Every day, our nurses and attorneys receive calls from expectant mothers with concerns about symptoms they’re experiencing during their pregnancy. They’re curious if their symptoms are normal, and they wonder what their next steps should be. Patients should always visit a medical professional with concerns like these and receive appropriate care for maternal-fetal conditions and illnesses that can arise during pregnancy. We kickstarted the Pregnancy Spotlight Series, a monthly column that highlights specific pregnancy health concerns, to empower patients in contacting their medical providers. Today, we’re focusing on Epilepsy During Pregnancy.
Epilepsy is a chronic central nervous system disorder characterized by recurrent seizures, sensations, periods of unusual behavior, and/or loss of consciousness. The symptoms of these seizures vary from person to person. Some people have twitching limbs, while others do not. Just having one seizure on its own does not mean that someone has epilepsy. The disorder specifically applies to those with recurrent seizures with unknown cause.
According to the Epilepsy Foundation, “Since the treatment of seizures depends on an accurate diagnosis, making sure that a person has epilepsy and knowing what kind is a critical first step.”
Signs and Symptoms of Epilepsy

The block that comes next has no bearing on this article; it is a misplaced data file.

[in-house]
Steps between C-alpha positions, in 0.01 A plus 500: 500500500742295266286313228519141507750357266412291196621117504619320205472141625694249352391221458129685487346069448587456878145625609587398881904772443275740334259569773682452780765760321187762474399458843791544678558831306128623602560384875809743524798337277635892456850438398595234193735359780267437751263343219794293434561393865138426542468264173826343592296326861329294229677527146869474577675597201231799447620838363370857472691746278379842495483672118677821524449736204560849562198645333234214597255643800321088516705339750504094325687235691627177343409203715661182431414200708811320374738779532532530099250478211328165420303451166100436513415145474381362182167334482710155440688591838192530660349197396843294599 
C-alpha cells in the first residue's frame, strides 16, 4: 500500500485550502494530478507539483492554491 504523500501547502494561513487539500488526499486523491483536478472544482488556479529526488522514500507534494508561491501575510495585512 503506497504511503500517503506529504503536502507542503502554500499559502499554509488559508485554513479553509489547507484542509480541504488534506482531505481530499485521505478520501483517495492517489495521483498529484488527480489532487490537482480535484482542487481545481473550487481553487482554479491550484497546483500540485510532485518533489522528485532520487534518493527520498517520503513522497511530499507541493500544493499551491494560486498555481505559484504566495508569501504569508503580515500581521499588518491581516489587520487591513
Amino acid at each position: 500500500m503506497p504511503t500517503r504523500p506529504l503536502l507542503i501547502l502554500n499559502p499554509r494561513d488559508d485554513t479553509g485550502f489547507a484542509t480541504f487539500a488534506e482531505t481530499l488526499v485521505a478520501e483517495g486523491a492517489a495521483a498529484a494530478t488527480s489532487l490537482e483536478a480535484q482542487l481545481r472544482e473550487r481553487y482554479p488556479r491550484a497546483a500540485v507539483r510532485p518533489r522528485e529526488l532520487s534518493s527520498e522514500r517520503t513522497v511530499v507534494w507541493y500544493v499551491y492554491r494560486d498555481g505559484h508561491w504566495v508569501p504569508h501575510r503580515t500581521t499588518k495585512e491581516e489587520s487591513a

If you think you might have epilepsy, but aren’t certain, it is important to know the signs and symptoms and talk with your doctor about a potential epilepsy diagnosis. Common symptoms of epilepsy include:
- Staring spells
- Uncontrollable, jerking movements in arms and legs
- Temporary confusion
- Loss of awareness or consciousness
- Memory loss
What Does Epilepsy Look Like During Pregnancy?
One of the most important aspects of epilepsy during pregnancy is how epilepsy anticonvulsant medications may potentially impact the pregnancy. Most doctors advise talking with them if you have epilepsy and are planning to get pregnant, because they will discuss your different medication options. Be sure to speak with your doctor as soon as possible if you are pregnant and have epilepsy.
About ⅓ to ½ of women with epilepsy will experience more frequent seizures during pregnancy as a result of epilepsy medications operating differently in the body during pregnancy. Nausea during pregnancy also can cause the medications to be thrown up prior to being processed in the body.
How Can Epilepsy Affect my Baby?
Epilepsy during pregnancy might negatively affect the baby if seizures occur or are not properly monitored and treated by healthcare professionals during pregnancy.
Discuss your medications with your doctor. Do not stop taking medications (such as anti-seizure medications) without the consultation of a medical professional.
How Can I Help Reduce the Risks of Epilepsy During Pregnancy?
According to the Epilepsy Foundation, women who take certain supplements, including folate, multivitamins, and Vitamin K may reduce risks for their babies. Discuss the use of prenatal vitamins with your doctor before starting on a vitamin regimen.
- Epilepsy Foundation: What Is Epilepsy?
- Epilepsy Foundation: Diagnosing Epilepsy
- Epilepsy Foundation: Risks During Pregnancy
- American Pregnancy Association: Epilepsy And Pregnancy
The information presented above is intended only to be a general educational resource. It is not intended to be (and should not be interpreted as) medical advice. If you have questions about the topic, please consult with a medical professional.